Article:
My deep-set eyes are a gift from my grandmother, passed down to me through my mother. And as much as I love seeing the two of them reflected in me, I don’t love the way my undereye makeup creases or disappears into the hollow shadows framing my eyes. Turns out I’m not imagining it.
Deep-set eyes are “less projected, meaning that they sit further back in your orbital cavity, the boney socket that houses your eyes,” says Melissa Doft, MD, a board-certified plastic surgeon in New York. Visually this can result in a crease underneath the eye area, plus a sunken and darkened look.
Because of this, I have been searching for the best way to brighten my eyes without permanently changing my face. Sure, fillers or an eye lift could instantly (albeit temporarily) smooth the appearance of the under-eye area, but, with results that last up to two years, this requires a different level of commitment. And, of course, makeup is a great way to minimize the look of undereyes shadows, but with deep-set eyes, it’s not as easy as just swiping on concealer and walking out the door.
Here, experts share the ultimate makeup tips for brightening the shadows and softening the hollows of deep-set eyes, along with the best products to use along the way.
Meet the experts:
How to prep and prime your undereye area
Before rushing to apply copious amounts of concealer… pause for a moment. Deep-set eyes or not, the skin under your eyes is thin, so it needs proper moisture before any makeup is applied otherwise the product will settle into crevices. The pros recommend using a hydrating product with a light texture — so it sinks into the skin quickly — to prime the skin under your eyes. While there are a few products called “undereye primer,” your favorite moisturizer or eye cream under your eyes also works well. (Always tap in product versus rubbing since this skin is delicate in this area.) I love applying Allure 2022 Best of Beauty winner Osea Ocean Eyes Age-Defying Serum before my makeup because it’s lightweight but keeps my undereyes well hydrated.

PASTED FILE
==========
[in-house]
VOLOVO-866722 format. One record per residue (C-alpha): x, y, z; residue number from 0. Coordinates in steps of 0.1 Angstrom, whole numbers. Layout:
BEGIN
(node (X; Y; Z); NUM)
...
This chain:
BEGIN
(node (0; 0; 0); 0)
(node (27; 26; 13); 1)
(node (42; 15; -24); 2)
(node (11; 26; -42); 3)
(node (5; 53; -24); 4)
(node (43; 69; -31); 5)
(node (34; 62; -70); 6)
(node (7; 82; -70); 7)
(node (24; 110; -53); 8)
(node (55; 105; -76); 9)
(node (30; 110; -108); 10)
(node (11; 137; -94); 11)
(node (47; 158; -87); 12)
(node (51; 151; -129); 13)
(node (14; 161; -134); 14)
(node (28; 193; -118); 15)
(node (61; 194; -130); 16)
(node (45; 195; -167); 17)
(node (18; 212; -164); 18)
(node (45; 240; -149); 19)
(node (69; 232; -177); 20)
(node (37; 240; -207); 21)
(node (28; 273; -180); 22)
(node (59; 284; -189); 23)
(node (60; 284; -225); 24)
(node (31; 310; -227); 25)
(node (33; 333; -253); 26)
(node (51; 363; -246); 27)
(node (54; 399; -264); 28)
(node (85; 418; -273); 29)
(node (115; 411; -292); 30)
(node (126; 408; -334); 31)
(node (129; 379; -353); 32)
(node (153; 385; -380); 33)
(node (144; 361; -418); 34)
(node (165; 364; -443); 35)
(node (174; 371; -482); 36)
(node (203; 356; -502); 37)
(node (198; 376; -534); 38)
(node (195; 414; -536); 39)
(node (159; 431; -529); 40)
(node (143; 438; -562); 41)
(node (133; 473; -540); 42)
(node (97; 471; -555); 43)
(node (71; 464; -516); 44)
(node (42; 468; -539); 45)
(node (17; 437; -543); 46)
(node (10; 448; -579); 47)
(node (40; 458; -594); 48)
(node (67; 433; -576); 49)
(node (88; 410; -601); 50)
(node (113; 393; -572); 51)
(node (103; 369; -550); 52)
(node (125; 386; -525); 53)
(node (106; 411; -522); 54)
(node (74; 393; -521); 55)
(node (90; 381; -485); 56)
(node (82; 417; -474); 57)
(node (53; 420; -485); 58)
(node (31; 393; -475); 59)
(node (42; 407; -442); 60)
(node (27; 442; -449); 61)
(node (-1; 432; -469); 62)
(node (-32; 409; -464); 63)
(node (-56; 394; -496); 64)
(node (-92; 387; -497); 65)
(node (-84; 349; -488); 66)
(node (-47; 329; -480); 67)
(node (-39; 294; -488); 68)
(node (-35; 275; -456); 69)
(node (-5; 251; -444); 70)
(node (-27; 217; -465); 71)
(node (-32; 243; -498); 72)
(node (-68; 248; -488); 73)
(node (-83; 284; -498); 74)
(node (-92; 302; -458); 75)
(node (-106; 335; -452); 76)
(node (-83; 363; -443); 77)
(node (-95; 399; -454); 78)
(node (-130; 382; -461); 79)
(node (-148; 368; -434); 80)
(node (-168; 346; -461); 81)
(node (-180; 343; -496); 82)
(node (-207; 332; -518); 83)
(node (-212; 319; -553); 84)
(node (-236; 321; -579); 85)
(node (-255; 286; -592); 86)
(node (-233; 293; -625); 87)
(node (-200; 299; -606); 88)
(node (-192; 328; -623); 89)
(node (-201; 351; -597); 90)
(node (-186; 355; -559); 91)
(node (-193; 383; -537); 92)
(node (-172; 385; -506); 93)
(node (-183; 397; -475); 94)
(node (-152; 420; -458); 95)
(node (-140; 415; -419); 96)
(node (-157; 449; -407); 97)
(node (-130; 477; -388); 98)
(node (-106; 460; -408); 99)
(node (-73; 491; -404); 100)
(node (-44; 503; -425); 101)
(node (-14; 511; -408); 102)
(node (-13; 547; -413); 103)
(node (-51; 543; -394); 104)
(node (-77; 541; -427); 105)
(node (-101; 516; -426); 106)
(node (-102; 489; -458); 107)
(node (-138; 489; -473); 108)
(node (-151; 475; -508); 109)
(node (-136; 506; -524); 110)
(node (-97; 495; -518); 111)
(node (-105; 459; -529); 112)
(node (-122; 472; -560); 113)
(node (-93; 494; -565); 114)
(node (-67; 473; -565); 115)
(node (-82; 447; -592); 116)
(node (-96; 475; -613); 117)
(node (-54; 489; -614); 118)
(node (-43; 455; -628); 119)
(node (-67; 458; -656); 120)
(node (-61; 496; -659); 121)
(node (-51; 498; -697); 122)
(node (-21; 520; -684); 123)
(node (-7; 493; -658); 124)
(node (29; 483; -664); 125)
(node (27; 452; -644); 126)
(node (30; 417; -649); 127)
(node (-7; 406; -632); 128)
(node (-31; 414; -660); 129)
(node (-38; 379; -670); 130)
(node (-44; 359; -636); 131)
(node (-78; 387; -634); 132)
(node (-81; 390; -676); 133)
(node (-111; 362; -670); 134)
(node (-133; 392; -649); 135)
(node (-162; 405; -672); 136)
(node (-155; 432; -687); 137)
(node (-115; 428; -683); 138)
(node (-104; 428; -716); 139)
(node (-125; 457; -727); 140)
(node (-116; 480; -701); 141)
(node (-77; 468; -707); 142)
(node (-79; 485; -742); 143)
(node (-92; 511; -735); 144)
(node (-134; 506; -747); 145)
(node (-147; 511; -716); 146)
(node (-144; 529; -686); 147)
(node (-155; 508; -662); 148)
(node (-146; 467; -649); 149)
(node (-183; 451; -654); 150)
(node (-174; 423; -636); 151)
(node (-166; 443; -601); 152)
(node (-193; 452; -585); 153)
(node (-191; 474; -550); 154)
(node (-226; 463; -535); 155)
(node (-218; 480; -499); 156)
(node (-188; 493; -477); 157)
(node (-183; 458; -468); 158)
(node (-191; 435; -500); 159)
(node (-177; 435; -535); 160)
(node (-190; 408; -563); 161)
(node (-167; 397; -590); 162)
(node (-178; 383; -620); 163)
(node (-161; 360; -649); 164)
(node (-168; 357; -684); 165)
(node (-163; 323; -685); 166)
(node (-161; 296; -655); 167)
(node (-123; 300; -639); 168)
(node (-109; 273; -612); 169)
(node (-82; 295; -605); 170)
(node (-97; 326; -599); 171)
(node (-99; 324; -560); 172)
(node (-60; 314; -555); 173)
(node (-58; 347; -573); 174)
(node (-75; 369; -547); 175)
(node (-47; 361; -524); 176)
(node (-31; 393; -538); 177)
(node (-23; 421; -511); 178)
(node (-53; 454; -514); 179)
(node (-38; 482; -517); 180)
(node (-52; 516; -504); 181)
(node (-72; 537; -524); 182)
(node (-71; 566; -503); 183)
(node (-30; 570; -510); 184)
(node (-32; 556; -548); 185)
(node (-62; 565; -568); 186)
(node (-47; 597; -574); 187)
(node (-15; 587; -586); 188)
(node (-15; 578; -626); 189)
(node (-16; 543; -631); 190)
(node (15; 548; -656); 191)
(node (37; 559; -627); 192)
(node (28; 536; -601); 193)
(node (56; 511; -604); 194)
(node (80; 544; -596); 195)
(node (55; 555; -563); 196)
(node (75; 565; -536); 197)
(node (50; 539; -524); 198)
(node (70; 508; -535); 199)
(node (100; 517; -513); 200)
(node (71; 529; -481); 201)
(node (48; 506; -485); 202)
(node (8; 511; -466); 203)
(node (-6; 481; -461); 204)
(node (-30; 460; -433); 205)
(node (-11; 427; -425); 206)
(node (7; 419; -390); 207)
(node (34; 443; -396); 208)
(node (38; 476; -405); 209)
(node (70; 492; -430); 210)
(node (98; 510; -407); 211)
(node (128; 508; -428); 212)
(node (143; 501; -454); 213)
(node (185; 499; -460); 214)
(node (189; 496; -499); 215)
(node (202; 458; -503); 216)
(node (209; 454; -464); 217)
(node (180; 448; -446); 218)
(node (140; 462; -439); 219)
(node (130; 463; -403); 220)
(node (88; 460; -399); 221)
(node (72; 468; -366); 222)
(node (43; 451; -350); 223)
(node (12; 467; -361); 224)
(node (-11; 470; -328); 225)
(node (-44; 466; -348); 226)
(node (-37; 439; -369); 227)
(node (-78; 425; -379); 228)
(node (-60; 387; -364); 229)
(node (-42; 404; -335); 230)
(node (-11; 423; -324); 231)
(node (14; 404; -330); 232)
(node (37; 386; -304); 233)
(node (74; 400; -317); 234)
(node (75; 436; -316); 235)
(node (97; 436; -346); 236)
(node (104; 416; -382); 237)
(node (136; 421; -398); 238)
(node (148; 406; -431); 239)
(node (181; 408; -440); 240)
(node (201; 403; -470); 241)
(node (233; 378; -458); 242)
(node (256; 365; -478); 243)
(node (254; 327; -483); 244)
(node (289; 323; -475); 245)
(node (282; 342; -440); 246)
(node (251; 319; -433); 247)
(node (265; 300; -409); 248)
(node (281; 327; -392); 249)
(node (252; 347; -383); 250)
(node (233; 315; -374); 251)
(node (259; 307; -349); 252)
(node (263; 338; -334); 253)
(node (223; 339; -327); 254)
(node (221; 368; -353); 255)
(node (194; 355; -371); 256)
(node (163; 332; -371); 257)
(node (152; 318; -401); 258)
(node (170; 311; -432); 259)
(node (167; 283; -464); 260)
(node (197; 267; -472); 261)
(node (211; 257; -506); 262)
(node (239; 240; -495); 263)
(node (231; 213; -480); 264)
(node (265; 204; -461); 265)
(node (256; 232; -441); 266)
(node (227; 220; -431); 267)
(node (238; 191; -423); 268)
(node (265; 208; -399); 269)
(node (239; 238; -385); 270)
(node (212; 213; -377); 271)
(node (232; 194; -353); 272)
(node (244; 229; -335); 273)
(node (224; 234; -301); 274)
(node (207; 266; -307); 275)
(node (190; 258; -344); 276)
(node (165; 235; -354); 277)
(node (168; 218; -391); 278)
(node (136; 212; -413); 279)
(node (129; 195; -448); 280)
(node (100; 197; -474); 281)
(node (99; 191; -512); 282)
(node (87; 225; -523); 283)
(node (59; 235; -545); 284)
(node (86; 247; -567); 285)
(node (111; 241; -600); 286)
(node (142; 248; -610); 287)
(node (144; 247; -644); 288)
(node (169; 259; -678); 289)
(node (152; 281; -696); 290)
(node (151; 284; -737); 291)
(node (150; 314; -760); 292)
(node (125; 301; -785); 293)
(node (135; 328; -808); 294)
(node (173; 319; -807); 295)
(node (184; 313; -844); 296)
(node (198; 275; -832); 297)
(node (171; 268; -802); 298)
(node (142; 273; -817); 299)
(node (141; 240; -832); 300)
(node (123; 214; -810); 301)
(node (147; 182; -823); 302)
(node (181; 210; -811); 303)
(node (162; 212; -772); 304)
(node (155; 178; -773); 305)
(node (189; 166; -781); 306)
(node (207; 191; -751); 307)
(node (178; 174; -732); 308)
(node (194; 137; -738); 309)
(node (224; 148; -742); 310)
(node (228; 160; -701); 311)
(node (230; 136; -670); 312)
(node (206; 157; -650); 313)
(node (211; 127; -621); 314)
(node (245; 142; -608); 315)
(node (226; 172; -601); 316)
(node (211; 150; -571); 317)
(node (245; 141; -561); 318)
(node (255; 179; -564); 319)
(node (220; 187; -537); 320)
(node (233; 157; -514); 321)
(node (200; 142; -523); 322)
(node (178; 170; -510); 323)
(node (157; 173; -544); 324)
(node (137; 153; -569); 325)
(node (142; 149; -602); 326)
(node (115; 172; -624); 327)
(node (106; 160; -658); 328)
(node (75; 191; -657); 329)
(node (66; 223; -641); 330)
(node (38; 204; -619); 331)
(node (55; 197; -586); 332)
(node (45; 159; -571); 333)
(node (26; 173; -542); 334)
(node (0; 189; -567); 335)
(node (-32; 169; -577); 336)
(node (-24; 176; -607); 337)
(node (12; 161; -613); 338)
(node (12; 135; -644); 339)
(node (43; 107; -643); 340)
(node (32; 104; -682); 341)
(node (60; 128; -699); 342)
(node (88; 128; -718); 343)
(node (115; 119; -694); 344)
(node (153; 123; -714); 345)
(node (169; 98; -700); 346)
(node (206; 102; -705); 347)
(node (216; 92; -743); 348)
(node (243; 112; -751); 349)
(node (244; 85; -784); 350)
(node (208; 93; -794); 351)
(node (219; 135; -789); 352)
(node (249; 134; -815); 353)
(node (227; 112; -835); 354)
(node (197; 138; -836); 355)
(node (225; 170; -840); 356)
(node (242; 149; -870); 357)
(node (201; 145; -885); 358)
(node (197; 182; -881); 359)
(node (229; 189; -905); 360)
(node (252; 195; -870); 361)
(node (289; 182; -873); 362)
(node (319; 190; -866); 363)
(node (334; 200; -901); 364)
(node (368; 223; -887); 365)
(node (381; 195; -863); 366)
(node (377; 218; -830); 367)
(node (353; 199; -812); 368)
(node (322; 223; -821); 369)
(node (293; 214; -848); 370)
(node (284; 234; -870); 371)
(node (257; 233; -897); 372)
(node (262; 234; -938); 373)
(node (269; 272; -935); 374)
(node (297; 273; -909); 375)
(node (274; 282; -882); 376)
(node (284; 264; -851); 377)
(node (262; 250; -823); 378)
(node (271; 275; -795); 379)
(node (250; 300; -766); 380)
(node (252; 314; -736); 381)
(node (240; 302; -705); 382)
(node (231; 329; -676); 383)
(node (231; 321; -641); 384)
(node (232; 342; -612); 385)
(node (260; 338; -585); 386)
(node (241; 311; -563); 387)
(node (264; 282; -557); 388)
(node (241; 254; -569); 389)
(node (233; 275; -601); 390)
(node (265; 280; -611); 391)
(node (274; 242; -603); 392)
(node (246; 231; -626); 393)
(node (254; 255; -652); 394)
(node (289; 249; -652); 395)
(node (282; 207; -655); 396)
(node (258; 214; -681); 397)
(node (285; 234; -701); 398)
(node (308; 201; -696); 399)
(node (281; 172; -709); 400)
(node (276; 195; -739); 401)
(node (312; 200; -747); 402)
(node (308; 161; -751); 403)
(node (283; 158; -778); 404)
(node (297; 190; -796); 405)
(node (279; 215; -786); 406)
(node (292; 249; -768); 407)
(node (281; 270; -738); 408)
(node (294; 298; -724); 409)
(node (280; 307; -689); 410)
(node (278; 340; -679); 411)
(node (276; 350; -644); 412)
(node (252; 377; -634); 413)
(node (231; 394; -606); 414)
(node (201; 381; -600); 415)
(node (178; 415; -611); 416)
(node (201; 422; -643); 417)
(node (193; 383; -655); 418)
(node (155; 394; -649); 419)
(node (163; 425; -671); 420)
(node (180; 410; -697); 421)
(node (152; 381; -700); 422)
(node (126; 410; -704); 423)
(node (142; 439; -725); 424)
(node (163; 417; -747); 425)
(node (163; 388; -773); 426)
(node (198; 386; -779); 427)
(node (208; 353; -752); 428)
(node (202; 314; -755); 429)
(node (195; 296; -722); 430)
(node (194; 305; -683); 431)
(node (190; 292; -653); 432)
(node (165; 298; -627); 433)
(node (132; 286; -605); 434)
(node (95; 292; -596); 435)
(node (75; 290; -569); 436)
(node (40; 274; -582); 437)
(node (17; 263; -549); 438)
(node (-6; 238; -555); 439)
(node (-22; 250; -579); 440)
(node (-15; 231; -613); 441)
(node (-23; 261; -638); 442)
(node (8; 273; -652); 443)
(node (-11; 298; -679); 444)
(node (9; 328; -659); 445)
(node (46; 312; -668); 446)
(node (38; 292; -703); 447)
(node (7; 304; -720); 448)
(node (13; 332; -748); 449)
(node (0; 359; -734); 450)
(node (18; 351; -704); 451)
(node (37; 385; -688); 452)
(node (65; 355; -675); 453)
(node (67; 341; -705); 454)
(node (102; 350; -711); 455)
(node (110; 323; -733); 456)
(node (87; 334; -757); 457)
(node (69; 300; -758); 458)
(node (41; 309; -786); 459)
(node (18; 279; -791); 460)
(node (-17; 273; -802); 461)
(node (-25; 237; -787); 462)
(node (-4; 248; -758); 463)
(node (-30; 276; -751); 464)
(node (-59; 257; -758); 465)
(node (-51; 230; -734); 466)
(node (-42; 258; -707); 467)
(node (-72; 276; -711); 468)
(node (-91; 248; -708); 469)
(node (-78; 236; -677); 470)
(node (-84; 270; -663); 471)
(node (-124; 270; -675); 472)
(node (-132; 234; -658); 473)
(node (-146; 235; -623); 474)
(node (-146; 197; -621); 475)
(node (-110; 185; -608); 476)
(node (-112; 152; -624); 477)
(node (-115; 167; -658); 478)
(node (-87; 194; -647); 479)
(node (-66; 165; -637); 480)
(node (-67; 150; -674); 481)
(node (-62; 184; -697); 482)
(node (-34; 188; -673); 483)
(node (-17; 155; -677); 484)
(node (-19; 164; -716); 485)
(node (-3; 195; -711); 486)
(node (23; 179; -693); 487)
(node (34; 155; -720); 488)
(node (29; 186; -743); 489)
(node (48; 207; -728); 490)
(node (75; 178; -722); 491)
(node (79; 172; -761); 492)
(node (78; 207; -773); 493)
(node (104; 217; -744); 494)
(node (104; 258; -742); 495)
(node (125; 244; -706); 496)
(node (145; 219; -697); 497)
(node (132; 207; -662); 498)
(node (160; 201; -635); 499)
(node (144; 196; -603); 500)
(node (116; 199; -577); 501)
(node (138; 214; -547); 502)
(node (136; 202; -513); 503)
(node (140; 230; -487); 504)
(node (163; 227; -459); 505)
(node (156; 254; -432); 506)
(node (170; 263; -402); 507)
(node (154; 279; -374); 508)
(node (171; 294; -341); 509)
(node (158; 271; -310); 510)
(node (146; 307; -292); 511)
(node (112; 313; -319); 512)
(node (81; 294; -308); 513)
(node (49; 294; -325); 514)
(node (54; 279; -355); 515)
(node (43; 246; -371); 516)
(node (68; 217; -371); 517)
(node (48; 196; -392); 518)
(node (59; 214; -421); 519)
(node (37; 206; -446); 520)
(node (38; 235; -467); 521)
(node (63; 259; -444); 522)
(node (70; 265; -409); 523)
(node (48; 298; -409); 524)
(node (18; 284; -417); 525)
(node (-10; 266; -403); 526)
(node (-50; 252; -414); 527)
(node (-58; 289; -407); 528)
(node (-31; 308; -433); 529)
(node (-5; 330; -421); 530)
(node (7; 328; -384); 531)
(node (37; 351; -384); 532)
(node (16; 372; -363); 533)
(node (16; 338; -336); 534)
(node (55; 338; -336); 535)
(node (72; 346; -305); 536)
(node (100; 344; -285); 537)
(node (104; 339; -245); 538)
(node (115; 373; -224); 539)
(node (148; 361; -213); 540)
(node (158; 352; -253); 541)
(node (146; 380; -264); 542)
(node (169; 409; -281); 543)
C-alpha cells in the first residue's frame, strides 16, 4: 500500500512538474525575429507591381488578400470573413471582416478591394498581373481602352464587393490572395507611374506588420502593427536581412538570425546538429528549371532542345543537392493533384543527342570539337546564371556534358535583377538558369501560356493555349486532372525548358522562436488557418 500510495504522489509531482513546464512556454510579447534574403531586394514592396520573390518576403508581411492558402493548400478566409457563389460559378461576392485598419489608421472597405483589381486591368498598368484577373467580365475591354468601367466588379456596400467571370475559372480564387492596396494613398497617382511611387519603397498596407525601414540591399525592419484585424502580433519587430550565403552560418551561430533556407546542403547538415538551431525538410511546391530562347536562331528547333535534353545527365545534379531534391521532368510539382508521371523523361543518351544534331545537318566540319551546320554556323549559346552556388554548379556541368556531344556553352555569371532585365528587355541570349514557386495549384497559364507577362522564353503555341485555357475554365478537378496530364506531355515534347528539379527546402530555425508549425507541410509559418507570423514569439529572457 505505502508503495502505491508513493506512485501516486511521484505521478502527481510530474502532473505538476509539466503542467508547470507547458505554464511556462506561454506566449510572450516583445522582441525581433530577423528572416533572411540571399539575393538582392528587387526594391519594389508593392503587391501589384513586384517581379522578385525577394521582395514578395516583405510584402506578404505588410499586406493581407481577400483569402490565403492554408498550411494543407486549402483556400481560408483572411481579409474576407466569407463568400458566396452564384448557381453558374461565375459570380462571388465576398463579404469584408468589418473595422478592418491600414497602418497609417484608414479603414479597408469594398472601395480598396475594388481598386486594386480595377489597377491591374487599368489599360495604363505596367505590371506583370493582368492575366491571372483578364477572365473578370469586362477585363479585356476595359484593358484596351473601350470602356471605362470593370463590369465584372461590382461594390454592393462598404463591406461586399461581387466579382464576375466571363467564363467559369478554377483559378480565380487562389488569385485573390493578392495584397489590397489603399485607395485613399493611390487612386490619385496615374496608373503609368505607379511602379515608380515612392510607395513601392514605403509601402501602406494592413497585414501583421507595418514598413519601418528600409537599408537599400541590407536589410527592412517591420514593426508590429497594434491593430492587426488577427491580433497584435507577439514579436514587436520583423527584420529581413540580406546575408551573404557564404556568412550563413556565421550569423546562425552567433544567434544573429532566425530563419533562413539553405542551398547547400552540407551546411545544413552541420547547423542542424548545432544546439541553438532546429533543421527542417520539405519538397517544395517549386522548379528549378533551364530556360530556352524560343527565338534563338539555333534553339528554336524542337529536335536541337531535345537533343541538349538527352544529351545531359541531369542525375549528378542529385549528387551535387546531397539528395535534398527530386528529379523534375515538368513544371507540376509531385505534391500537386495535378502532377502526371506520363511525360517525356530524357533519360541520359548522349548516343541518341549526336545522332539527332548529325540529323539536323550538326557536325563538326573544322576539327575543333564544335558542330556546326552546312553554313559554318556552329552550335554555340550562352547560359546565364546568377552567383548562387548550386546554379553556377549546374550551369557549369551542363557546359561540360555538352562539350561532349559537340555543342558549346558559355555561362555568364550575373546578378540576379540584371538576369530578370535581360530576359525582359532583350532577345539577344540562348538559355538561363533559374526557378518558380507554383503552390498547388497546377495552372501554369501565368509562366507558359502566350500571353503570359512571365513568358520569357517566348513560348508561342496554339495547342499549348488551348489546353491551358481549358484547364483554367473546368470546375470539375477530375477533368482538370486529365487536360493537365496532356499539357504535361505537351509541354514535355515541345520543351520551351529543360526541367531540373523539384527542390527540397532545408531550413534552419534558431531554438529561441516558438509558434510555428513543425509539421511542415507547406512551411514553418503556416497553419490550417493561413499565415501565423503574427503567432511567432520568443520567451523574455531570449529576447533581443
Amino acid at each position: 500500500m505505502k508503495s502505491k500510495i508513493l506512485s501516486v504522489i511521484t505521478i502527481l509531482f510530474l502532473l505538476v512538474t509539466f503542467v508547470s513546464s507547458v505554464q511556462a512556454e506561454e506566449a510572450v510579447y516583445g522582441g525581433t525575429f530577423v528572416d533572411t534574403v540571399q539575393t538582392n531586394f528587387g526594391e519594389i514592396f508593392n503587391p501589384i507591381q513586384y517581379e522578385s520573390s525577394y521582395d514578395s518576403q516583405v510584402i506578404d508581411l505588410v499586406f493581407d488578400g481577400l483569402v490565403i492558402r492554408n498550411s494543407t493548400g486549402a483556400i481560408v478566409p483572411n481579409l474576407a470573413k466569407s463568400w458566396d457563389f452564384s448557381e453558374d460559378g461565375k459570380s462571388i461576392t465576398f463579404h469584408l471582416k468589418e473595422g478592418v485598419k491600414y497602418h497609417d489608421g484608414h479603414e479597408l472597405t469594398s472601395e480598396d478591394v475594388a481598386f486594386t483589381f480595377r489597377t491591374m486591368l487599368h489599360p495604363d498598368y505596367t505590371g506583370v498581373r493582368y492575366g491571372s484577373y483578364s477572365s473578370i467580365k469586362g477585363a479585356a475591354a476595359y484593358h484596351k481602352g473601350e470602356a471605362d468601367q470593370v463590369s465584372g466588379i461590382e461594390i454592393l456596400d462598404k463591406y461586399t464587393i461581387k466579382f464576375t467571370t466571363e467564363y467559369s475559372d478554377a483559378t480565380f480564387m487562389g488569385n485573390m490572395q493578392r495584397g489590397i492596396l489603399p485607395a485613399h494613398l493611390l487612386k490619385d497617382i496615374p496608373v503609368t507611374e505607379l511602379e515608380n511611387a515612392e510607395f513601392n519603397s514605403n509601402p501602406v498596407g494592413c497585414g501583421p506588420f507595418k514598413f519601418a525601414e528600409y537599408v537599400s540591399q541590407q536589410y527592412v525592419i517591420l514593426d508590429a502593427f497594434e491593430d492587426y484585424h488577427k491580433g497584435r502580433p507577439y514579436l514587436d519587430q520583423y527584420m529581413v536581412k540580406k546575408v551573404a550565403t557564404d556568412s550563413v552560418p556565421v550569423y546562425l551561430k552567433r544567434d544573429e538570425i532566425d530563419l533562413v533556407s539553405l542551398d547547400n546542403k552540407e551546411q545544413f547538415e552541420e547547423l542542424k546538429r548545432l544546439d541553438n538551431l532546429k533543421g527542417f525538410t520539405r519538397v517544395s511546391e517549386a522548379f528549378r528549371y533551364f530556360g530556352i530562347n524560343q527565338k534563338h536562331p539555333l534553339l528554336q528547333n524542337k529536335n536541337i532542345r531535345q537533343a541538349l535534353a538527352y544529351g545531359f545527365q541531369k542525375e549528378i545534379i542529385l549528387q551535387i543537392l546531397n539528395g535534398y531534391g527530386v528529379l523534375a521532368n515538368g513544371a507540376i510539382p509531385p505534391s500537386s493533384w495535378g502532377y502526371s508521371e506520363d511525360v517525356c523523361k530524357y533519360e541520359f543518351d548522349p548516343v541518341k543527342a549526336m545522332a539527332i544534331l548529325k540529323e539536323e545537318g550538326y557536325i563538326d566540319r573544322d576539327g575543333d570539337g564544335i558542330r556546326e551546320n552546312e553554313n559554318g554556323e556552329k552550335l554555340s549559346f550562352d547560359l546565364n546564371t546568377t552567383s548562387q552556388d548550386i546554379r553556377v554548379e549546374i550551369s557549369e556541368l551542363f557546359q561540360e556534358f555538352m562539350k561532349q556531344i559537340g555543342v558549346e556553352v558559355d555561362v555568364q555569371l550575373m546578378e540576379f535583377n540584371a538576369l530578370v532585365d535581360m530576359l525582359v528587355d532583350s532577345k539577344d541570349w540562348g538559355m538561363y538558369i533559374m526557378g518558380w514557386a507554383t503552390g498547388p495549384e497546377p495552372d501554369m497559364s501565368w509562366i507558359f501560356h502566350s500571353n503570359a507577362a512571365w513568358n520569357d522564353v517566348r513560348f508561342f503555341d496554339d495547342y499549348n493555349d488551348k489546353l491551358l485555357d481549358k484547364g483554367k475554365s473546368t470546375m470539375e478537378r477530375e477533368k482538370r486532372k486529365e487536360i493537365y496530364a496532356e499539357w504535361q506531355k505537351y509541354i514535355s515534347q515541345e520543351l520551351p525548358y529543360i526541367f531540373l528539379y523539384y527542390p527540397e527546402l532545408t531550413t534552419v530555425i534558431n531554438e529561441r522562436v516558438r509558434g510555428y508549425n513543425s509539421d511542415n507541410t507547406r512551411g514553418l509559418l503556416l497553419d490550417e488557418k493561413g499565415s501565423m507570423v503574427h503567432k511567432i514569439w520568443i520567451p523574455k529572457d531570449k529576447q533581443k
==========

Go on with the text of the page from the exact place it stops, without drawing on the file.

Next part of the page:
Once skin is plump and moisturized, then you can begin brightening any shadows. (Keep your concealer on standby!) “Someone with deep-set eyes may see a little darkness under their eyes, but the darkness could be just coming from the shadow that the natural curves of their face create,” says makeup artist Danessa Myricks. Whether that’s the case or you’re dealing with actual dark circles, Myricks and Andrea DiSabatino, a New York-based makeup artist, stress color-correcting as a key step in doing makeup for deep-set eyes. “Color correction can feel scary because it seems so complex,” says Myricks, but it’s as simple as basic color theory. (Remember the color wheel?) Since dark circles tend to be blue or purple, you’ll want to cancel this out with “orange pigment, ranging from light peach to a deeper red-orange to address that,” says Myricks. The darker your skin tone, the darker the shade of your color corrector should be.
For my deep brown skin tone, one of my favorite color-correcting products is Make Up For Ever Color Correcting Step 1 Grayness Reducer Primer. The lightweight, cream formula has a bright terracotta orange tint that balances out my skin tone while adding even more moisture in the process. “I find that using my finger to apply the product helps to seamlessly blend it into the skin,” says DiSabatino, who reaches for Bobbi Brown Undereye Corrector when working with clients who have dark undereyes.
The best way to apply concealer
Now that your skin is properly prepped, it’s time to apply concealer. But you need one with a texture that’s just right: Myricks says to avoid using a concealer that’s too thin because it won’t provide enough coverage, and is prone to sliding around; concealer that’s too thick can be hard to blend and will sit on top of the skin making it look too heavy. A medium coverage, creamy consistency is just right.